In 1943, in the Russian front, the decorated leader Rolf Steiner is promoted to Sergeant after another successful mission. Meanwhile the upper-class and arrogant Prussian Captain Hauptmann ... See full summary »
It's May 1943 at a US Army Air Corps base in England. The four officers and six enlisted men of the Memphis Belle - a B-17 bomber so nicknamed for the girlfriend of its stern and stoic ... See full summary »
A Major with an attitude problem and a history of getting things done is told to interview military prisoners with death sentences or long terms for a dangerous mission; To parachute behind enemy lines and cause havoc for the German Generals at a rest house on the eve of D-Day. Written by
John Vogel <email@example.com>
Production on the film ran for so long that Jim Brown was in danger of missing training camp for the up-coming 1967-68 football season. As training camp and the NFL season approached, the NFL threatened to fine and suspend Brown if he did not leave filming and report to camp immediately. Not one to take threats, Brown simply held a press conference to announce his retirement from football. At the time of his retirement, Brown was considered to be one of the best in the game and even today is considered to be one of the NFL's all-time greats. See more »
While the Germans did actually have early night vision scopes in the Second World War, these active infrared devices were clumsy, very heavy, rare, and reserved for special ops. It is hardly conceivable that any would be stationed at a glorified officer's brothel. See more »
During World War II, Major Reisman is called to a high level meeting to discuss his next mission to train a group of soldiers and prepare them for a mission behind enemy lines. However the `soldiers' that Reisman has been assigned are all sentenced to death or life in prison for their crimes. The mission is a suicide mission on a French chateau where German top brass will be, the aim being to kill as many as possible. But before the mission, the group must pass a training to be considered for pardoning.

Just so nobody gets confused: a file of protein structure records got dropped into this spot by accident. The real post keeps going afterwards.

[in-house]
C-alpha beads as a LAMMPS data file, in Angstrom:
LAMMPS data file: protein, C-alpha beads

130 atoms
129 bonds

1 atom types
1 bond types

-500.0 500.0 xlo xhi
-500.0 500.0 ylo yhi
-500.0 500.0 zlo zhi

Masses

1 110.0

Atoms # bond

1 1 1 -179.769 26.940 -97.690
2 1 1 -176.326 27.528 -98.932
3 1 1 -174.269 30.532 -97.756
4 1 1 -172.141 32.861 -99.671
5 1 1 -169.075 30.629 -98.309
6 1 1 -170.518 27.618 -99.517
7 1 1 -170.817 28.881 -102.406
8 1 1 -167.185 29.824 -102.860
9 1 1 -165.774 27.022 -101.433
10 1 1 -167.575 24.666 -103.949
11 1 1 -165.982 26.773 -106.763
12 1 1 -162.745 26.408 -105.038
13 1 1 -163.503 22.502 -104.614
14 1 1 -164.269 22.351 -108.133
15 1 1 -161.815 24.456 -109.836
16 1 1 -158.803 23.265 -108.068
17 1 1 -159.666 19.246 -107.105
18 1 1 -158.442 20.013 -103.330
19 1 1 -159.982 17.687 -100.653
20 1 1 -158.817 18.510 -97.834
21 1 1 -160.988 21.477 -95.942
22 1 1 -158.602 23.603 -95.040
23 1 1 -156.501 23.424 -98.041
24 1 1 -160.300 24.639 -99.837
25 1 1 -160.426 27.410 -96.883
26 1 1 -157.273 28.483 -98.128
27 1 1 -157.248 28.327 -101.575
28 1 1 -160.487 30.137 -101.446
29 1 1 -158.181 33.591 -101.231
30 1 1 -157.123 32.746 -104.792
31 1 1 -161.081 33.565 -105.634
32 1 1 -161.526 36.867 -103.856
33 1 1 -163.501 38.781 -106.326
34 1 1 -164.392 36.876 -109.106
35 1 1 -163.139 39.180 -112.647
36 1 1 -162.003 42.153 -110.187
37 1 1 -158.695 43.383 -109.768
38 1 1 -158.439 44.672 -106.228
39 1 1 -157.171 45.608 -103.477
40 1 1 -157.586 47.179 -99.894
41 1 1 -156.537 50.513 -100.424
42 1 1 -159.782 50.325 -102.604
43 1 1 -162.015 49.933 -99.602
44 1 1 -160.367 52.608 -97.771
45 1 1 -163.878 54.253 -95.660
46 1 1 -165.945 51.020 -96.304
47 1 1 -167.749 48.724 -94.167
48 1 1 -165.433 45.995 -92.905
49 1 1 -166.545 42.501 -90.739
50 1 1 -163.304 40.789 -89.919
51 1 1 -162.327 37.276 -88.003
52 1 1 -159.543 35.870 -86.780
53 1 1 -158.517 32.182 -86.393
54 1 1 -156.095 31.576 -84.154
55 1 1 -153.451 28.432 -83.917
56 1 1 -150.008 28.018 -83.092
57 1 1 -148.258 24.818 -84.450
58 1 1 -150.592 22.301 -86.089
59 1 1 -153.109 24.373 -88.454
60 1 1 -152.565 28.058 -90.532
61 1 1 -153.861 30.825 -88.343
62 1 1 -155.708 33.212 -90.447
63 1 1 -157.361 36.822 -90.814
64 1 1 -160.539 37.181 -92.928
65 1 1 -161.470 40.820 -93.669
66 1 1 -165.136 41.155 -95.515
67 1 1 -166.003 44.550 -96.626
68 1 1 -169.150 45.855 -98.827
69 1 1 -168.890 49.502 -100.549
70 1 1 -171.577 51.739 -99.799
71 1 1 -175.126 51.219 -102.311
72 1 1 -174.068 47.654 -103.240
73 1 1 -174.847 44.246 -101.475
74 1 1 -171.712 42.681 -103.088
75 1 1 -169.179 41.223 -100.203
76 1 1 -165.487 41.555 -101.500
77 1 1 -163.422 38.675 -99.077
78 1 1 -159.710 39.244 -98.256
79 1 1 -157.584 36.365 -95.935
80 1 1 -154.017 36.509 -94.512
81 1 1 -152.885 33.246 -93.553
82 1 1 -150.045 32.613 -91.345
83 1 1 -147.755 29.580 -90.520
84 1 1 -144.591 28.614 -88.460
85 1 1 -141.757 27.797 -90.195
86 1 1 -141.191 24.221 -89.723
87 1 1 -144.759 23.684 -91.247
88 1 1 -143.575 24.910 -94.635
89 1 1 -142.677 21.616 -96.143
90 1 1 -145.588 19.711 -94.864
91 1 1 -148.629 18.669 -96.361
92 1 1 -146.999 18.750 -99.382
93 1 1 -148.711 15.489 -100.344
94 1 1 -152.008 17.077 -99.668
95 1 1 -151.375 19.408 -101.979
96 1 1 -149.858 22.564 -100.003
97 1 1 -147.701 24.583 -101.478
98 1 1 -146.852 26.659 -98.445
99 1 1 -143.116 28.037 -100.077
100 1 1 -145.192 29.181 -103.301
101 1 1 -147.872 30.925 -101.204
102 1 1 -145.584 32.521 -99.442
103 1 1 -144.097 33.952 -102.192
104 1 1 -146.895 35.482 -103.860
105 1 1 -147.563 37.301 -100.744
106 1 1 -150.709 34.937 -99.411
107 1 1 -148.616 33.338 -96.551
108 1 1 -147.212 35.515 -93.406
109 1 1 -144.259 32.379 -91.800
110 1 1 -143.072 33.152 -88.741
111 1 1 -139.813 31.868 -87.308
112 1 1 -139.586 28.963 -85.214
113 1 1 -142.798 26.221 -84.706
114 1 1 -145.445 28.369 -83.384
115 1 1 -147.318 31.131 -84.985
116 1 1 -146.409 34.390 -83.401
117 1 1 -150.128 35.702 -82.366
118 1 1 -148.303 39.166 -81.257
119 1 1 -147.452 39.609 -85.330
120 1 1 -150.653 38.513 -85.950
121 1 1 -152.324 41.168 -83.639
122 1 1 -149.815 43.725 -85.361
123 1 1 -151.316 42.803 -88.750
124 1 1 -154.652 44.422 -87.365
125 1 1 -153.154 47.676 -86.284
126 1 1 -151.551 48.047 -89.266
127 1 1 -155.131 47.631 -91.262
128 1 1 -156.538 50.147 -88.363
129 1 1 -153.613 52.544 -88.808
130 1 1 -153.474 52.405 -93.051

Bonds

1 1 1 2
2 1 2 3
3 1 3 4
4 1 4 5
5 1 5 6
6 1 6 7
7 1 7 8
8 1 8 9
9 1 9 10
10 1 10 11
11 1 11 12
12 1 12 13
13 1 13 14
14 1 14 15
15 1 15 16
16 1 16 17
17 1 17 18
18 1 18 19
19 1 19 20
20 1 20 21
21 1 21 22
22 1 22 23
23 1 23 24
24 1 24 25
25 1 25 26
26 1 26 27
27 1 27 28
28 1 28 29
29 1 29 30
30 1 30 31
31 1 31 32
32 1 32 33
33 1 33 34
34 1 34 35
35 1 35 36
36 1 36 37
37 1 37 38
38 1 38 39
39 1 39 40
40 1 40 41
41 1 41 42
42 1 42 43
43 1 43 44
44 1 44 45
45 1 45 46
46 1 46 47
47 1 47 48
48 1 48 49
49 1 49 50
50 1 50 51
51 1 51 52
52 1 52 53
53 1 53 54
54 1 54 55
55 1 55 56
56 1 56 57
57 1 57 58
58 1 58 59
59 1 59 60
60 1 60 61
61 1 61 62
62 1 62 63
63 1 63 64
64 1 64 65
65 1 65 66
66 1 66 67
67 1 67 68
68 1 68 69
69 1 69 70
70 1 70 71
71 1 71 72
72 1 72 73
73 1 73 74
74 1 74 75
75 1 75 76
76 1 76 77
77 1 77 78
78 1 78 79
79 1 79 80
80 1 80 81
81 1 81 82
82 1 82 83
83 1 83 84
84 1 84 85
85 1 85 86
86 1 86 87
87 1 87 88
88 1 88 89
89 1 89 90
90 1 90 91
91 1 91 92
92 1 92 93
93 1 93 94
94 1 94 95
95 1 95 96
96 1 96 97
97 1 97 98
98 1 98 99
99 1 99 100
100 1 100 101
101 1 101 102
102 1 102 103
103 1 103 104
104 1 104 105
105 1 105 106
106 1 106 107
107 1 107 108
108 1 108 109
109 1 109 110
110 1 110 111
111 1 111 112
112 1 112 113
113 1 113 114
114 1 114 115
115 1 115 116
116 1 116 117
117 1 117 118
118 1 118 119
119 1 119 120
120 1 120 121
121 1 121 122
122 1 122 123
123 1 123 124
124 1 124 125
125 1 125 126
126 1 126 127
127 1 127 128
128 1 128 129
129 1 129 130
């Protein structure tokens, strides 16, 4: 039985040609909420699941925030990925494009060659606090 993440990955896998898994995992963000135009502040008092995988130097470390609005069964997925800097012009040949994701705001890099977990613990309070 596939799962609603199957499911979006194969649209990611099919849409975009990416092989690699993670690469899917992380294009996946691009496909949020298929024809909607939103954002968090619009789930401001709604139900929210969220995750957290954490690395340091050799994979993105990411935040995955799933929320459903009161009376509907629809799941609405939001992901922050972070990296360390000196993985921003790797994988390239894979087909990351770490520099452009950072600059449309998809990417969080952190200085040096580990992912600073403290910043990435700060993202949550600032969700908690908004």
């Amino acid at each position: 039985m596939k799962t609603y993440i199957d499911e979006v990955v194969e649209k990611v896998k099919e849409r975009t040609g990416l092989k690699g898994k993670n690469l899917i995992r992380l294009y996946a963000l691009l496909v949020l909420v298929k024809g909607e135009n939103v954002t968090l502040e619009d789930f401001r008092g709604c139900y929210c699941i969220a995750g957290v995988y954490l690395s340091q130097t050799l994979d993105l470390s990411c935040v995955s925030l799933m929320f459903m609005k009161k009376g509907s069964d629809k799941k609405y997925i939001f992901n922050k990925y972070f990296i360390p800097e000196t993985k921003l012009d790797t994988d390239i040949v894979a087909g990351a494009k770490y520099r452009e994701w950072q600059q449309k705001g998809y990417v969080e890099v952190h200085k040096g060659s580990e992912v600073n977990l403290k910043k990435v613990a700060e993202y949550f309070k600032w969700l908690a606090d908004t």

Well known by all men everywhere, this is less a serious war movie and more an enjoyable ensemble romp through a training camp, with the final third being the mission itself. This is the film's strength the training sections are very enjoyable and good fun to watch. The mission is punchy and dramatic and works very well as the conclusion to the film rather than the whole film itself (which other `mission' films have to do). The training is slick and enjoyable, not only it is occasionally quite funny but it is also consistently amusing and exciting at turns.
The film's main selling point (increasingly so) is the all star cast, all of whom do really good work. Marvin is tough in the lead and he is well supported by Borgnine, Kennedy, Ryan and Jaeckel playing the other officers. Of the prisoners Cassavetes steals the show with his cocky Franko although he is not short of famous support. Sutherland (although not well known at the time) is good comic relief, Savalas is a little too heavy for the film but adds menace, Bronson is good value, Brown is strong and is well known due to a weepy Billy Crystal! The rest of the dozen give good performances, but I'll be honest and say that the famous faces stuck in my mind more.
Overall this is not a wonderful film and, as a war movie it isn't the best `mission' movie you could find (simply cause the mission is quite short and straightforward. However it is a fun movie that never drags despite the slightly longer than normal running time for this type of movie. The training section and the mission itself combine to form an enjoyable film that is driven by a great cast playing good characters.
55 of 84 people found this review helpful.
Was this review helpful to you?